Confucian Values and Japan’s Industrialization

Many factors helped aid in the dynamic growth that occurred in Japan and
the four little dragons during the post-World War 2 period. Some of these
factors were situational factors unique to the time but some of the factors were
cultural. The legacy of Confucianism in Japan and the four little dragons helped
to further the goals of industrialization that these nations had. The traditions
of Confucianism provided for Japan and the four little dragons both a pliant
public and a model for choosing competent leaders.

Confucian traditions placed an emphasis on the values of the group over
the individual. This helped industrialism by creating a pliant populace who were
willing to accept long hours and low wages and not question government policies.

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The traditions of Confucianism taught workers not to question authority. These
traditions carried over into the post war period and allowed authoritarian
regimes in the four little dragons to go unquestioned by the public. This lack
of dissent allowed the four little dragons to have stable governments which were
critical to investment and industrialization. The stability of these nations was
a direct result of Confucian values being indoctrinated into the population.

Confucian placement of the group over the individual and strong belief in filial
piety also caused families and local communities to accept social responsibility
for members of their community. This safety net that was provided by communities
and families allowed the government to limit it’s spending on social welfare
programs and thus channel more funds into infrastructure and industry.

Confucianism also placed an emphasis on self-cultivation which has helped East
Asian Countries to have a skilled and ambitious work force. The tradition of
self-cultivation like the work ethic that Max Weber credited Protestantism of
producing lead people to strive to acquire new skills, speak foreign languages,
and in the offices and businesses of Japan, drive workers to strive with in
their firms to improve group performance.

Confucian traditions also placed emphasis on the creation of a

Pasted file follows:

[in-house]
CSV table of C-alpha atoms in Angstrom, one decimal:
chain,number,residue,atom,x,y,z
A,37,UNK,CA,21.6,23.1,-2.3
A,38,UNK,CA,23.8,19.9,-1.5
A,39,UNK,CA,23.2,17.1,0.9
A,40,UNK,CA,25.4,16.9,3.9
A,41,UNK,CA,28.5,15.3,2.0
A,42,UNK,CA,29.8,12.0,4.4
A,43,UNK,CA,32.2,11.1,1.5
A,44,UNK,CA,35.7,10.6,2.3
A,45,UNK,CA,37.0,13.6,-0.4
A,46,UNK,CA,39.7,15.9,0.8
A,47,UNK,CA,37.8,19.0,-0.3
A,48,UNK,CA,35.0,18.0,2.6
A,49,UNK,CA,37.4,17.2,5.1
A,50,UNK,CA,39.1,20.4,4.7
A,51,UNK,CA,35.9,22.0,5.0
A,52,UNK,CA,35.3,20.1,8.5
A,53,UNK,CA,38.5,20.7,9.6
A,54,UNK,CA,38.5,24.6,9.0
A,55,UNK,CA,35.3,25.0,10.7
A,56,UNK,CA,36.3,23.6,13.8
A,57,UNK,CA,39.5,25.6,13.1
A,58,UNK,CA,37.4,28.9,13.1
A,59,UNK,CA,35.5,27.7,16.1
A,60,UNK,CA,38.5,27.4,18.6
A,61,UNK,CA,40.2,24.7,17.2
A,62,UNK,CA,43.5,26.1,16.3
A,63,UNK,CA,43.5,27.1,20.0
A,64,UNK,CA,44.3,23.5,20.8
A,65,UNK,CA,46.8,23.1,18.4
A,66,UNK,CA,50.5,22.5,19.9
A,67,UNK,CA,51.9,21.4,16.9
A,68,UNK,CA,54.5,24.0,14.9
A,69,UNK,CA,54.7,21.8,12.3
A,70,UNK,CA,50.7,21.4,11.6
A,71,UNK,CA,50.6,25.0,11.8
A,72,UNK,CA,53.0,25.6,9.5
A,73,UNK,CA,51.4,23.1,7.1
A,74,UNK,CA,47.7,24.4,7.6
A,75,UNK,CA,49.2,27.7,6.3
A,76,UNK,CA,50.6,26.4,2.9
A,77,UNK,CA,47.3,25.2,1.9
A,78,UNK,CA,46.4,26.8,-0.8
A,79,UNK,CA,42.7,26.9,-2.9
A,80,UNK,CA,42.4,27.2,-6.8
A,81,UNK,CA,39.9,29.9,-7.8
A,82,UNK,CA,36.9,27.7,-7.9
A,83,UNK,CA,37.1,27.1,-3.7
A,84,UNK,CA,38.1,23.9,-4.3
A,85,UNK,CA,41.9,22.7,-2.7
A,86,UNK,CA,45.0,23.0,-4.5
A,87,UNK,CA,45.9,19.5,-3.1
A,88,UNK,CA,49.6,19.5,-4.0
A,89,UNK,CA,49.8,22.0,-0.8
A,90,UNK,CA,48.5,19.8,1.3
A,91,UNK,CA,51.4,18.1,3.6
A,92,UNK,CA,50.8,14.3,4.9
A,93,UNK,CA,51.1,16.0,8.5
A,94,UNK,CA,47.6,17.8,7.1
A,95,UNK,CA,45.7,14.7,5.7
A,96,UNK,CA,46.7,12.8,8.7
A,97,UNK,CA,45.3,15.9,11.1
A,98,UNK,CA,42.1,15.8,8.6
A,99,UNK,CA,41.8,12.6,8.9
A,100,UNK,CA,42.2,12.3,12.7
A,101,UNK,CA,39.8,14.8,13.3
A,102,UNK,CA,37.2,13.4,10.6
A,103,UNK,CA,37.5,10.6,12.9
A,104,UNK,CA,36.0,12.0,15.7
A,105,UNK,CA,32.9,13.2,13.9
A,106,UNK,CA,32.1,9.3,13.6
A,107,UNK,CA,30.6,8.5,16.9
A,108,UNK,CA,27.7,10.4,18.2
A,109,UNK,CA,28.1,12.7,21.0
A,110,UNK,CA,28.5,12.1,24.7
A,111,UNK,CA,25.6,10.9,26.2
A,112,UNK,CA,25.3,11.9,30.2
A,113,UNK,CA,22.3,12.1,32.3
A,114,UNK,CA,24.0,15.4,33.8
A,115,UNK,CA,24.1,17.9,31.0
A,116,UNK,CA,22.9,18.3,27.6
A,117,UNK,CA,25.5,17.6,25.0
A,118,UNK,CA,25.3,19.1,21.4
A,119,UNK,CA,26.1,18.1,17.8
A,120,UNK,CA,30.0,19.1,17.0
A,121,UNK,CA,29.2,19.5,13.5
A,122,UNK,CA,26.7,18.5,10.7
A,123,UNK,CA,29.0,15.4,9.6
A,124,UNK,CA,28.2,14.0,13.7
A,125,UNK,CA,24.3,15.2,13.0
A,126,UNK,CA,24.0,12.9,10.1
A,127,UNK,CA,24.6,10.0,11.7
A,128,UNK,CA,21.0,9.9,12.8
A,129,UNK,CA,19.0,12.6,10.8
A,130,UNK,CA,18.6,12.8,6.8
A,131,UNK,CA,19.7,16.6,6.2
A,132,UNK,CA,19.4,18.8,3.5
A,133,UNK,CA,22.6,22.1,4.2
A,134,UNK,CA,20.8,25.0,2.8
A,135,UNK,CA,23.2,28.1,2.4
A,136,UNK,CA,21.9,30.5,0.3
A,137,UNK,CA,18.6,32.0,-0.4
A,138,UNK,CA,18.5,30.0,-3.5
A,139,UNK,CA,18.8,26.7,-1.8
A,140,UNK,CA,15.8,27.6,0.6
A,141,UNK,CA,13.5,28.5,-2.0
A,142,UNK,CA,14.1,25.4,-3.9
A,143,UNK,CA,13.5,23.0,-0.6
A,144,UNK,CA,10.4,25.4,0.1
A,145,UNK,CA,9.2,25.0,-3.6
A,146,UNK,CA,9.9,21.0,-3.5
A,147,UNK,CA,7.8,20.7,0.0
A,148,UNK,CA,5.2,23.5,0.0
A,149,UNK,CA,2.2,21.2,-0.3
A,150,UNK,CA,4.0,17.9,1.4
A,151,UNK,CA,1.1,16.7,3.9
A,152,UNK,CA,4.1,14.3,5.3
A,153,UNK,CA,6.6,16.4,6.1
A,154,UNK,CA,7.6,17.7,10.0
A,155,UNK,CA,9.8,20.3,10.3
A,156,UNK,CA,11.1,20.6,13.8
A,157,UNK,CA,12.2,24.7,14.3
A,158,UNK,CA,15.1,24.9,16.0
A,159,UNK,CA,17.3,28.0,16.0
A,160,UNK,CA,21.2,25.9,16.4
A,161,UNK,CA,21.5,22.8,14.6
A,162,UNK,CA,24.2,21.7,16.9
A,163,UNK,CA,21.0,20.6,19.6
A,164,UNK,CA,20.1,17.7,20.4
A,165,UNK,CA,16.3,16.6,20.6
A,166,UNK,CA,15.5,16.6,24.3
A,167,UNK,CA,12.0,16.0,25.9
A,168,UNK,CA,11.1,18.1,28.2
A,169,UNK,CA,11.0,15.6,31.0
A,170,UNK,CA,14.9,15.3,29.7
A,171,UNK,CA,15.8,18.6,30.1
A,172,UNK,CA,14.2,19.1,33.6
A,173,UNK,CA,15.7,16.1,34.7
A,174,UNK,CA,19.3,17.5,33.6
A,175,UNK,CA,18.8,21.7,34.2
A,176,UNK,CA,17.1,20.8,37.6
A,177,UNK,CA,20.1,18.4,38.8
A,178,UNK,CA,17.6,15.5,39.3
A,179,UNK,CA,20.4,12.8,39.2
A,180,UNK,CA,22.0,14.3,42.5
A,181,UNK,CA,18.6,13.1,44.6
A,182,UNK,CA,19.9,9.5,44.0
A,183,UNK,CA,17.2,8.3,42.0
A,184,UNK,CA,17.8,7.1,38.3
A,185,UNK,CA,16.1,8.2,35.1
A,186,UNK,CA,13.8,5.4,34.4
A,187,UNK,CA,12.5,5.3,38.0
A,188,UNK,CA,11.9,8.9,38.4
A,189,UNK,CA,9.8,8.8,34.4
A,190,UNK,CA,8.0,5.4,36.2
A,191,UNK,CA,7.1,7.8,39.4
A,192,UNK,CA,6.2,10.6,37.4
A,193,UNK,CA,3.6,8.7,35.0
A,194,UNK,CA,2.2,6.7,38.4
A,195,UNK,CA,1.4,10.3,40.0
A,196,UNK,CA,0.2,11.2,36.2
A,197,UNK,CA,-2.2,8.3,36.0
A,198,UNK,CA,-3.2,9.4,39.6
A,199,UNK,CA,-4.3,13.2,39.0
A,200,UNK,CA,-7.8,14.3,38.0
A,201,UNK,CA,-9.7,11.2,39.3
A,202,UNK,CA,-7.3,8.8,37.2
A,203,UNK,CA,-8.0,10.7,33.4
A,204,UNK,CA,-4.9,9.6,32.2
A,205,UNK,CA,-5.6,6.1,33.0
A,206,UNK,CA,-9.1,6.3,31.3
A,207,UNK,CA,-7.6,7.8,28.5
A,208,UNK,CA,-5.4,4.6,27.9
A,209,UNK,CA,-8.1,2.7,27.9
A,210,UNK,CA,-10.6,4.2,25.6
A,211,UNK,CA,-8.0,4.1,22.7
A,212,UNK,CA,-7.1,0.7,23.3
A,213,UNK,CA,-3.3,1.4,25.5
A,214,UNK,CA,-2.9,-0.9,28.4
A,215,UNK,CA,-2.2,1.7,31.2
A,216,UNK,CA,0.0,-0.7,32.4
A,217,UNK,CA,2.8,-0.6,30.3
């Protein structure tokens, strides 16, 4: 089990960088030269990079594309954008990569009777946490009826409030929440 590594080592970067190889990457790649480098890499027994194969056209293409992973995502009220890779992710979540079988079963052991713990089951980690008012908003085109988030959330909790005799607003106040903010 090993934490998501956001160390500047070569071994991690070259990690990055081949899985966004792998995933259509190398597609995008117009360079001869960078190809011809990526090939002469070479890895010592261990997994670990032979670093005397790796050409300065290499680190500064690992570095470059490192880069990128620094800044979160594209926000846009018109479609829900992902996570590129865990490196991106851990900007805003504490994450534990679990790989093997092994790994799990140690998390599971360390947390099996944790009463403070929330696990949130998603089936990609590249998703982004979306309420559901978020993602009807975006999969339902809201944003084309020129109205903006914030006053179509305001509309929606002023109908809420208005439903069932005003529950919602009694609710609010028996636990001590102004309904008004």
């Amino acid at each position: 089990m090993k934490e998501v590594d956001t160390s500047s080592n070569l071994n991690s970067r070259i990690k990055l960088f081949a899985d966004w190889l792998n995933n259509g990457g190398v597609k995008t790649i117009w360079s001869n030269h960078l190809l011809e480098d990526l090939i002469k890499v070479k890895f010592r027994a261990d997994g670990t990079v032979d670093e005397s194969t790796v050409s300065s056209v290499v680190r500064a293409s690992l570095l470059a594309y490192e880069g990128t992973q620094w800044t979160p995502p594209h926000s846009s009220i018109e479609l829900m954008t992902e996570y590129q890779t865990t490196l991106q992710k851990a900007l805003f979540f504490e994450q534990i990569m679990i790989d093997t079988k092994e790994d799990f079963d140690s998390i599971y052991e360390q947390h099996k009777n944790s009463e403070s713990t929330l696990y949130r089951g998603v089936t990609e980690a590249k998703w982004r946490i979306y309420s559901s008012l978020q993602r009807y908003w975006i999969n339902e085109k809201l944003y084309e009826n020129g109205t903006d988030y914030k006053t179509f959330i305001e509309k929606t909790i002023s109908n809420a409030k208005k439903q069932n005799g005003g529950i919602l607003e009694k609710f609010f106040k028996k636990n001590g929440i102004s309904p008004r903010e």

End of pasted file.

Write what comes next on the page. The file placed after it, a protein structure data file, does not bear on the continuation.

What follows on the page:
meritocratic elite and the use of entrance exams. These traditions were in place
before World War 2 in the East Asian countries but they helped aid in the
carrying out of the industrial policies of the post-war government of Japan and
the little Dragons. The traditional system of a meritocratic elite was adopted
in the post war years in the form of meritocraticly chosen bureaucracy that made
and carried out many government policies. This elite was free from many of the
strains of politics and thus was able to carry out policies that democratically
elected leaders might not be able to pursue do to the changing feelings of the
electorate. Also these bureaucrats because they were meritocraticly chosen were
the most able members of society and thus very skilled at handling industrial
policies. The system of entrance exams in Asia countries helped to create
skilled and proficient workers for industry. The entrance exams were able to
target the most able young people and channel them into higher learning, and the
entrance exam system was also able to create intense competition among young
people spurring students to both acquire knowledge and disciplined work habits.

These disciplined and knowledgeable workers were critical in providing the
workers that made East Asian Industries successful.

Confucian traditions were not the sole cause of industrialization in
Japan and the four little dragons. An analysis of other Asian nations such as
Thailand, China, Vietnam, Burma, and Laos show that many nations with the same
shared history of a Confucian values have not yet industrialized. Confucianism
along with other circumstances such as situational factors, timing, domestic
industrial policy and luck played key roles in allowing Japan and the four
little dragons to industrialize. Some of the situational factors were the
presence of U.S. aid and leadership which gave many nations such as Japan a jump
start on industrialism, the feeling of urgency among countries such as Taiwan
and South Korea who felt that if they were not able to build up their economies
they would be over ridden by the communists, the presence of the Japanese model
of industrialization which aided Taiwan and South Korea in what types of
economic policies to follow. But these factors alone also do not account for the
rapid rates of growth in East Asia. A large role was played by the traditions of
Confucianism which created a pliant and stable populace, skilled and eager
workers, and a meritocratic bureaucracy that were skilled at formulating and
carrying out economic policy. Confucianism’s traditions are manifested not only
in the temples of East Asia but also in the rapid rates of growth this region
has experienced.


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